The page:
“Let her, please,” Theresa piped up. “You know I wasn’t keen on asking her, anyway.”
“But you’re the only girl,” Mom said in a small voice. “Left in the family. If you don’t join, then the line’s going to stop with me.”
“Then have another kid,” I said under my breath, avoiding Ellen’s gaze. She couldn’t have any kids, despite years of fertility treatments. Eventually, you just had to give up.
“Carol, I’m forty-seven. I’m not having any more children.”
I huffed as she stared at me, pleading. “Then adopt, okay? I’d like to go back to the party.”
Reluctantly, she pulled the old skeleton key from her pocket. I stomped out into the hall, and they shut the door behind me.
But curiosity forced me to stop before I could descend the steps and creep back over to the door, shuffling in my socks so they wouldn’t hear. I pressed my head to the grainy wood.
“That didn’t go very well,” Rosamund was saying.
“Did you expect it to?” Theresa, of course.
“I thought you were exaggerating.”
“Sadly, no one exaggerates when it comes to Carol.” Mom’s voice was faintly exhausted. “It’s a shame. A pity. I was betting on her saying yes...”
“Well, you should know better. That girl has no class.”
“Mom, stop it. She’s sixteen, not thirty. She’s not supposed to have class.”
I felt my stomach clench. Thank you, Ellen, for defending me.
But my horrid grandmother was relentless. “When I was her age, I was very similar. I had the beauty, and the brians. A wild streak, I’ll even admit. But there’s a difference. I had poise. Elegance. Ethereality, you might say.” She and Rosamund chuckled like schoolgirls at the joke. “I would never have dared to speak to my elders the way she just did us. My mother would have backhanded me quicker than you can say ‘Rude’.”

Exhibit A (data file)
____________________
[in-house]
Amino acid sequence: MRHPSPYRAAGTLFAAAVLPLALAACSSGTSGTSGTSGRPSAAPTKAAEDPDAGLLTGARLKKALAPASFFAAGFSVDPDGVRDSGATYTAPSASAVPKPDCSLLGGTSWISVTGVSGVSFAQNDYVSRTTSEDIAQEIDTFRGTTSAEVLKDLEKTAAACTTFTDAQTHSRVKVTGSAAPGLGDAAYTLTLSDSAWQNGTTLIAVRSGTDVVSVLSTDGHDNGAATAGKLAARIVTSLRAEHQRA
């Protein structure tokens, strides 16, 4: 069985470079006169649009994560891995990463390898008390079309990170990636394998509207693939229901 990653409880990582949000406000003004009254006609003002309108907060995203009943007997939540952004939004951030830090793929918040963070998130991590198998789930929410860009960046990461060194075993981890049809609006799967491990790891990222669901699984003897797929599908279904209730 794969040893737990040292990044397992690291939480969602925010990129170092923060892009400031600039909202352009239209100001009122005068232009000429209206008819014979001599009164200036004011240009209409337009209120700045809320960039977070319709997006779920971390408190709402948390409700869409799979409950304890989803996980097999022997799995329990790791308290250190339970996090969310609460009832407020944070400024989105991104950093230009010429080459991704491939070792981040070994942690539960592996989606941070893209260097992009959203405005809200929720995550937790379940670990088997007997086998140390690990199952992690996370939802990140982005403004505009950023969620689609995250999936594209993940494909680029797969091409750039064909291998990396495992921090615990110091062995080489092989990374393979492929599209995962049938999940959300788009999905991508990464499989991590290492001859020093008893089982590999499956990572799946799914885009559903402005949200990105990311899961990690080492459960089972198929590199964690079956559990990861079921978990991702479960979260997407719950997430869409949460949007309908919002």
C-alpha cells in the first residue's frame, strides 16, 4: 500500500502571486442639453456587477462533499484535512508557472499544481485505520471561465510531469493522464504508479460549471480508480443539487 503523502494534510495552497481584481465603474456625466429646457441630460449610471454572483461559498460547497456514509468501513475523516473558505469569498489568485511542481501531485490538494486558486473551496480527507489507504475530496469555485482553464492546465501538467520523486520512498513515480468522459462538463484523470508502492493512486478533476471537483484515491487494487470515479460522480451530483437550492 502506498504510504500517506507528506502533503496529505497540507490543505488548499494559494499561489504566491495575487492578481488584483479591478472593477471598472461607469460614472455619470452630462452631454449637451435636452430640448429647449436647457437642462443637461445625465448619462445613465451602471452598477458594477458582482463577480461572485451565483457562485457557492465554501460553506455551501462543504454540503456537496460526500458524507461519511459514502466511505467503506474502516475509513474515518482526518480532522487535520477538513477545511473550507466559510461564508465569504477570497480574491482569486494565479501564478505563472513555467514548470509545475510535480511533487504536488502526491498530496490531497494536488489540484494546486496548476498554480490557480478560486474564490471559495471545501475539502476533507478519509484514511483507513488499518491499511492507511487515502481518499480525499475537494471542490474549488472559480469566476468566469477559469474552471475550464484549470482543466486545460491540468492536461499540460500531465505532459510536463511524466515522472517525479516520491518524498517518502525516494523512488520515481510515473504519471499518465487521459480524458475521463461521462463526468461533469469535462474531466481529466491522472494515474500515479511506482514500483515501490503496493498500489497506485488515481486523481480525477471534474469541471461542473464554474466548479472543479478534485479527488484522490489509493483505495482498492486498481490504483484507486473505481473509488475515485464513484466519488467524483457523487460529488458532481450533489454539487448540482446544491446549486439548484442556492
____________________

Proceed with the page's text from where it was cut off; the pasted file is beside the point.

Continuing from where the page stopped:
“What are you suggesting?” Mom replied. “That I slap my daughter?”
“Don’t be so crass, Judith. I’d never propose such a thing. My time was way different than hers. It was the thirties. Fashion was as inadequate a word as say, boondocks. No one said it, where I came from. Hardly anyone knew what it was. But my mother did. And that’s why our family is still in this business. It’s why we have a small fortune.”
I pressed closer, straining to hear.
“It’s why...” Theresa let out a short, agitated grunt. Before I could react, she’d crossed the room and opened the door, exposing me. Mom’s cheeks flamed red. I straightened and crossed my arms over my chest.
“It’s why this girl’s so morbidly curious. Our family is always searching for answers. Well, that’s fashion for you. It’s an idea, then an answer. So, Caroline. What do you say?”
She appraised me with calculating eyes. A faint smirk played on her perfectly-shaped, raspberry mouth. She knew I was going to say no. And something flared within me; a ghost of anger, perhaps, of curiosity. Because I just had to know how she’d react if I surprised her.
And so I did. I said yes.